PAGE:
– Do microbes control our mood?


Do microbes control our mood?

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Research on gut bacteria may change the way we look at anxiety, depression, and behavioural disorders

by Sergio Pistoi,  Youris, 17 October 2016

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If aliens were to examine a human, they would think we were just slavish organisms designed to feed microbes and carry them around. Our bodies contain ten times more bacteria than cells, and there are an estimated 3.3 million genes in the total bacteria DNA, which is 160 times the number of human genes. Our intestine hosts about one kilogram of bacteria which help to digest and metabolise food, produce vitamins and protect us from infections.

The above is textbook knowledge, but loads of recent studies are uncovering new and unsuspected roles for these little companions. There is evidence that gut bacteria can protect or predispose us to pathologies ranging from inflammation to diabetes and obesity. And, as far-fetching as it sounds, a remarkable amount data shows that they can even modify our mood and behaviour.

Microbes are hot on the scientific agenda. In May, the US government launched a National Microbiome Initiative with an overall budget of half a billion dollars, while the EU is funding more than 300 projects related to the microbiome.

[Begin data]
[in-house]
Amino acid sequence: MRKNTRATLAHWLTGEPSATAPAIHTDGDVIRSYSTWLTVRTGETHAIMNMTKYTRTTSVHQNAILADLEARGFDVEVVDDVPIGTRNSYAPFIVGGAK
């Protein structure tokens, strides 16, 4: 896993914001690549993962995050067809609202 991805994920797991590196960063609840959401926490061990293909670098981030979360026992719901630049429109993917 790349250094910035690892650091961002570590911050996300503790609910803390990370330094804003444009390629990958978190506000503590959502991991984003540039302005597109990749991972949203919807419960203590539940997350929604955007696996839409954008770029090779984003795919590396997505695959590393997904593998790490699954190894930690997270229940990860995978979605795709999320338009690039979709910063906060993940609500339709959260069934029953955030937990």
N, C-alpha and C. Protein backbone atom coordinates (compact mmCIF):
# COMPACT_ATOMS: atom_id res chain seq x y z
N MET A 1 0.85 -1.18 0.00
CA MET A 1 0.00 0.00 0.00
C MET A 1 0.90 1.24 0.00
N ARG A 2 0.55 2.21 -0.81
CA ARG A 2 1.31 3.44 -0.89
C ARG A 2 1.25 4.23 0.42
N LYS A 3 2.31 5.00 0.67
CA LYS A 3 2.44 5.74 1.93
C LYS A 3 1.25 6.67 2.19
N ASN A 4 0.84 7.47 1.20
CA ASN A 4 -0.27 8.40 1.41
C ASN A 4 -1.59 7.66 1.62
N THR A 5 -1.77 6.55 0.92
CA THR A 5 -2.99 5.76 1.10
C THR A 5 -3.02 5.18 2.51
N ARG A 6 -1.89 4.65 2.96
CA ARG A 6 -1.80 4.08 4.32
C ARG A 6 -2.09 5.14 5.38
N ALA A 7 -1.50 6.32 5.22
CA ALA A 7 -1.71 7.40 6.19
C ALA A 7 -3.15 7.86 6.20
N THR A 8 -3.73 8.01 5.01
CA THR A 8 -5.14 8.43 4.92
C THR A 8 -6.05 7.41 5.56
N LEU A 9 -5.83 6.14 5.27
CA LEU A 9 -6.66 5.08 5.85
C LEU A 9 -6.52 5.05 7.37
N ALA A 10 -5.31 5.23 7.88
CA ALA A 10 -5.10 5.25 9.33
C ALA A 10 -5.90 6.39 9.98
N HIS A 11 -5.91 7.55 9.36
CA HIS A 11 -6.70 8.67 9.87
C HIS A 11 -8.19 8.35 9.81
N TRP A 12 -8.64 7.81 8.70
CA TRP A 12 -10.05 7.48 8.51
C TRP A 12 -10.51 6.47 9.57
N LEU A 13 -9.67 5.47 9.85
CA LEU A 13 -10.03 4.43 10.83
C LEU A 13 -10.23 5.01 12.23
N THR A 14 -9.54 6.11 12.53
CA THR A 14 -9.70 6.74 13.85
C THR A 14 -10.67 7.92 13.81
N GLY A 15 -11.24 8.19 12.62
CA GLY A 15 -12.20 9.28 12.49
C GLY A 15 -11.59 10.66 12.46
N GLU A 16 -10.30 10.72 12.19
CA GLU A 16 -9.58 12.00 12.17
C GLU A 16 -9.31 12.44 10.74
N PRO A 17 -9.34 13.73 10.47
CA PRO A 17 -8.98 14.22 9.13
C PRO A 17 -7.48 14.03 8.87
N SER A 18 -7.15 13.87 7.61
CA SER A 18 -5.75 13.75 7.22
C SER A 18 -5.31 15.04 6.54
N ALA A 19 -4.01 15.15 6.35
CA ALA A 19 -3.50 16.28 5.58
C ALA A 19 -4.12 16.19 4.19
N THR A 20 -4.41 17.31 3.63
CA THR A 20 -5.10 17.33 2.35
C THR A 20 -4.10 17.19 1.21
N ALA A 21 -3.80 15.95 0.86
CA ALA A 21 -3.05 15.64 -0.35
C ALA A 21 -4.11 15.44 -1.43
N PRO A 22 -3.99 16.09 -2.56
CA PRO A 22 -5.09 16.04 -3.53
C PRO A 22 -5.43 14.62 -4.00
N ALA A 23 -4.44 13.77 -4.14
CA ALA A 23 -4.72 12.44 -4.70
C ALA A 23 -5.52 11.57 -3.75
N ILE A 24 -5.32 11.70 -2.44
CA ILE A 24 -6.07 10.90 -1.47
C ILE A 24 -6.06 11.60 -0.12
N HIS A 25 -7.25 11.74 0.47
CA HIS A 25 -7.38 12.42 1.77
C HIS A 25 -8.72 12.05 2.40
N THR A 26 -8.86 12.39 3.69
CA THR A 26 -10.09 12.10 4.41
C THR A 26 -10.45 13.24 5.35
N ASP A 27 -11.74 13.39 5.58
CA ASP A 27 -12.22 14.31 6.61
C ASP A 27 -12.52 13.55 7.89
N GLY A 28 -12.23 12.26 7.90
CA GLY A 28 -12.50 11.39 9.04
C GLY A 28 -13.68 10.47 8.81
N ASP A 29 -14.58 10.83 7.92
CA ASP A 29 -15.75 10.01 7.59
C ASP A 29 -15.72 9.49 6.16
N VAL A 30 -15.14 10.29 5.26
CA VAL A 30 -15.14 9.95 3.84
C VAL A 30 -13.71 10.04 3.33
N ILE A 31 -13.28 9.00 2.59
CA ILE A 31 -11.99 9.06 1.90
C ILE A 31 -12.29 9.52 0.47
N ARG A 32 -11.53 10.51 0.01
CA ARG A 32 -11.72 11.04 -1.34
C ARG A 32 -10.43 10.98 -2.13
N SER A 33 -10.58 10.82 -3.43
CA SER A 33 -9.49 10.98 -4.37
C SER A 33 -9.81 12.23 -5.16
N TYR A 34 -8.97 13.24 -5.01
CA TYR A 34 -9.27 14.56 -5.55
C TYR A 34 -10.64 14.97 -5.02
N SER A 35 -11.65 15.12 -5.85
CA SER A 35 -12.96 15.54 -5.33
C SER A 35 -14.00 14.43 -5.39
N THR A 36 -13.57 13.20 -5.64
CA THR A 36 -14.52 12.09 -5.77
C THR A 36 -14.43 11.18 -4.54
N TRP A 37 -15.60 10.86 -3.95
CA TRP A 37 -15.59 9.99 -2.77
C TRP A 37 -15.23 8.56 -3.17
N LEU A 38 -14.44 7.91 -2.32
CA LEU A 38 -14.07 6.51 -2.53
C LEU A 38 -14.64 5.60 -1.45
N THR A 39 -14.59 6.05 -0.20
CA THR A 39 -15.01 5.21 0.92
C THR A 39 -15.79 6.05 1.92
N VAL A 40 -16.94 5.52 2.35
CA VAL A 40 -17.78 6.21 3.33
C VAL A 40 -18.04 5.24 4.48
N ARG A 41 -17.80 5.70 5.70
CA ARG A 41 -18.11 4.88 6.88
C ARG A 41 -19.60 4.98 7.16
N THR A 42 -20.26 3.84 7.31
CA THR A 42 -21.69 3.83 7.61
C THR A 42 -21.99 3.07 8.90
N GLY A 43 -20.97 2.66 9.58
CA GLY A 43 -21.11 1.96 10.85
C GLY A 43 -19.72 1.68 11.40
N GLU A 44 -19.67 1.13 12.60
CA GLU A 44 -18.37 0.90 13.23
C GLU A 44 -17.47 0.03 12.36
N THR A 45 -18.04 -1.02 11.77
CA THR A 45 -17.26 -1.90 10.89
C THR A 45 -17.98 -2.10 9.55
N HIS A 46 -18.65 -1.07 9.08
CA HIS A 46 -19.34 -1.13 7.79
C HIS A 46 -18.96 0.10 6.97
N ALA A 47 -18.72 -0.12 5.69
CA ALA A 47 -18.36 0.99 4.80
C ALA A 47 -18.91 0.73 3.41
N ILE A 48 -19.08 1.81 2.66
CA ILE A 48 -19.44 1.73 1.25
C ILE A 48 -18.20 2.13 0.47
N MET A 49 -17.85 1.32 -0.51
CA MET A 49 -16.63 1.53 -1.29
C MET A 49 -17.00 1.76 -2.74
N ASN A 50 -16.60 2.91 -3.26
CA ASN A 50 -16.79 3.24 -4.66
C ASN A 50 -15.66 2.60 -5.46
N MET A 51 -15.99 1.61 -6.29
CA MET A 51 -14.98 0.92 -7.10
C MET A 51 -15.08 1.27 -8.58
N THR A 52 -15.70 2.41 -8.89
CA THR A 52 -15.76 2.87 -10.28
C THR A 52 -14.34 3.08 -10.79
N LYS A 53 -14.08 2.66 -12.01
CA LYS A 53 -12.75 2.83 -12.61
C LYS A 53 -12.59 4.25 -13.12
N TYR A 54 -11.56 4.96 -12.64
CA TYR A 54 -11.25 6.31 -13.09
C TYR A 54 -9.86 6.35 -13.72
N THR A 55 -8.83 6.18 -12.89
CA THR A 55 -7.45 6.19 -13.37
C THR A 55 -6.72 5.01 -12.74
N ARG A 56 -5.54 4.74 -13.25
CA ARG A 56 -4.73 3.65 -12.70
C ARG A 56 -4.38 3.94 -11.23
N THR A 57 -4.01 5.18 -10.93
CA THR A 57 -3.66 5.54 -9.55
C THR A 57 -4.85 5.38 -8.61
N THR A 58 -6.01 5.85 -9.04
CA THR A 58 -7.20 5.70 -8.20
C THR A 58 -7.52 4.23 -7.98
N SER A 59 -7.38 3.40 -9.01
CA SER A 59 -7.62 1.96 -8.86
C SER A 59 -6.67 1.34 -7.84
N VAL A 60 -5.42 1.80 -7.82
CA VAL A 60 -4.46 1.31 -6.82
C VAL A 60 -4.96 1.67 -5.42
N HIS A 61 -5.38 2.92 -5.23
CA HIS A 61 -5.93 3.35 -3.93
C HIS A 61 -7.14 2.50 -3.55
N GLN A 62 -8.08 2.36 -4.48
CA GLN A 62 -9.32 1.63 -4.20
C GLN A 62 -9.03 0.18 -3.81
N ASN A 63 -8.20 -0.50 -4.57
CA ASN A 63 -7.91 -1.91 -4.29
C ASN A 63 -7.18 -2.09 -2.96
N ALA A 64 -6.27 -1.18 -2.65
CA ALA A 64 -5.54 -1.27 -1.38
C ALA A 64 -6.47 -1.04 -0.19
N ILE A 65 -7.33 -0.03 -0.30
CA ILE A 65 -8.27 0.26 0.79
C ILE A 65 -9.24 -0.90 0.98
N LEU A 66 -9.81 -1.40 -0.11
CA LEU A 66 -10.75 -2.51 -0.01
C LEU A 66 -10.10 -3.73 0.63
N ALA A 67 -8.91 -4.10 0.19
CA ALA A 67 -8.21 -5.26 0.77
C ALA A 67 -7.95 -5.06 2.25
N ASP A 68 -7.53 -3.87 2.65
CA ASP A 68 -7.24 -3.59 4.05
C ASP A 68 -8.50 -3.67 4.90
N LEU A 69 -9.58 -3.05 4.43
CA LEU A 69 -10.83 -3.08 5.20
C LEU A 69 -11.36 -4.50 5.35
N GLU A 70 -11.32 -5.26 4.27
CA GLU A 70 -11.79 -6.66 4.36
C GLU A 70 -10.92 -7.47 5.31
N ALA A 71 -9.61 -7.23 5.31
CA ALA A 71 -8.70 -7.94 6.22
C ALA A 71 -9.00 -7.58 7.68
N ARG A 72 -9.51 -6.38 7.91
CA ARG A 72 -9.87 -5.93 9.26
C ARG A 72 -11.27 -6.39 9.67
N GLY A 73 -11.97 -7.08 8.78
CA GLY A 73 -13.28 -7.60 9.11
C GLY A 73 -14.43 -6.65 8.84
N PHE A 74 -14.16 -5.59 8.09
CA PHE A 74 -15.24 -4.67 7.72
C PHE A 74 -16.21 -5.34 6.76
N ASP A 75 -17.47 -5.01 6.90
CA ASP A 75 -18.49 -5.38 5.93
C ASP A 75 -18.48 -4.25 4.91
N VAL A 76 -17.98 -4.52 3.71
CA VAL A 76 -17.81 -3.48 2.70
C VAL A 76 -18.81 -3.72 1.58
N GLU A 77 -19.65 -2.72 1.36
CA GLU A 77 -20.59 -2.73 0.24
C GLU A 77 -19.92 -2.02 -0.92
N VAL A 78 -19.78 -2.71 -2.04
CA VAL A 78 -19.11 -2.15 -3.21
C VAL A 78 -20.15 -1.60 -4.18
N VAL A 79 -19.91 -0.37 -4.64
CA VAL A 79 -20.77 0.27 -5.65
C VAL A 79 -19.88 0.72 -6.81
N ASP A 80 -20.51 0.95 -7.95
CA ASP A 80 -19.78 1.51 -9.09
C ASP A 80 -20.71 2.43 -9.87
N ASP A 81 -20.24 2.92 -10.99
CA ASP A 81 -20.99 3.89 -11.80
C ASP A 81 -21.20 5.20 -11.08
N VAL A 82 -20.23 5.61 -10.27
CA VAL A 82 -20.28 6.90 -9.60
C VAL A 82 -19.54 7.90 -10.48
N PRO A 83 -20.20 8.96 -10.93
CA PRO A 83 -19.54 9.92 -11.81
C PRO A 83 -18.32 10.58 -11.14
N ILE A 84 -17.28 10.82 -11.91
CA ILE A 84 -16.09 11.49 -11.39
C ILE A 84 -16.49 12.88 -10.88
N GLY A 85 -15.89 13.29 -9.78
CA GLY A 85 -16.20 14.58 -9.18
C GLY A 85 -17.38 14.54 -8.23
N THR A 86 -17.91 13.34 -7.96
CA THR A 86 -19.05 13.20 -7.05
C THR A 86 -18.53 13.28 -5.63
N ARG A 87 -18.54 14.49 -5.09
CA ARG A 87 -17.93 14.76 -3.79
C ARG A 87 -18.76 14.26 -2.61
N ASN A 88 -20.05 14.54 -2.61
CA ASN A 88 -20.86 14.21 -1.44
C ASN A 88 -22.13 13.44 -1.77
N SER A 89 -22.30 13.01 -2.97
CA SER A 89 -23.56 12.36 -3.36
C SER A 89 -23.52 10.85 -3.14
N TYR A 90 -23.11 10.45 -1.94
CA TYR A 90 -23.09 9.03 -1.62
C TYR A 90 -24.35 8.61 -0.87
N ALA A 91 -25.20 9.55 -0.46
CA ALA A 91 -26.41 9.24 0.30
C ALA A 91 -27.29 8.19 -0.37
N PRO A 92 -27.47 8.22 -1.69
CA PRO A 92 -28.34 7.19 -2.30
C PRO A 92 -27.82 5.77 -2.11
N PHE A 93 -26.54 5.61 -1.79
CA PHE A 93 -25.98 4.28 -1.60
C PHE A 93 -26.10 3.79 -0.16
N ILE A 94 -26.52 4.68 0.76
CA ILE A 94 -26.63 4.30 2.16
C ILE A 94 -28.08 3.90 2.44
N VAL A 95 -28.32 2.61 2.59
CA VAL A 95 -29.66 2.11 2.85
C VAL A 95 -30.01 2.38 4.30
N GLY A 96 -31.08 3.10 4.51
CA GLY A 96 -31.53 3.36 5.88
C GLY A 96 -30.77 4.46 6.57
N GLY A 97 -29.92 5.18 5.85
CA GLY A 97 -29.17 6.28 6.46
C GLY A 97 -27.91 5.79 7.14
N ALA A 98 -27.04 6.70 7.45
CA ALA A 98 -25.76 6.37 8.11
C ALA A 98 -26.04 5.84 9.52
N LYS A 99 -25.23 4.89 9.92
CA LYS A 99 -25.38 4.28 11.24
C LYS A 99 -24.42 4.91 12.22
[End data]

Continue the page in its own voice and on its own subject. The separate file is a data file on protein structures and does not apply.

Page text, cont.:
Yolanda Sanz, a researcher at the Institute of Agrochemistry and Food Technology (IATA) of the Spanish National Research Council in Valencia, Spain, coordinates MyNewGut, the largest EU consortium in the field with 30 partners in 15 Countries. We asked Sanz about the perspectives of research and the intriguing connections between the microbiome and the brain.

What makes our gut flora, and how does it change over time?
Our intestine hosts a complex ecosystem of bacteria; we call it the gut microbiota, which includes at least 1000 difference species. We get most of our gut microbes soon after birth, although there is evidence of colonisation even during prenatal life.

Over the first 2-3 years of life, the microbiota is very unstable in its composition. This condition overlaps with a period in which the immune system is still immature. At this stage, the microbiota is greatly influenced by diet, for example whether you are breastfed or not.

When an adult diet takes over, the composition of the gut microbiota becomes more stable and a microbiotic profile emerges. This usually prevails until old age when the diet goes back to being less diverse and more unstable, such as in babies. In some way, the evolution of microbiota reflects our growth and senescence.

Do we therefore have a sort of microbial identity, a bacterial fingerprint that is unique to an individual?
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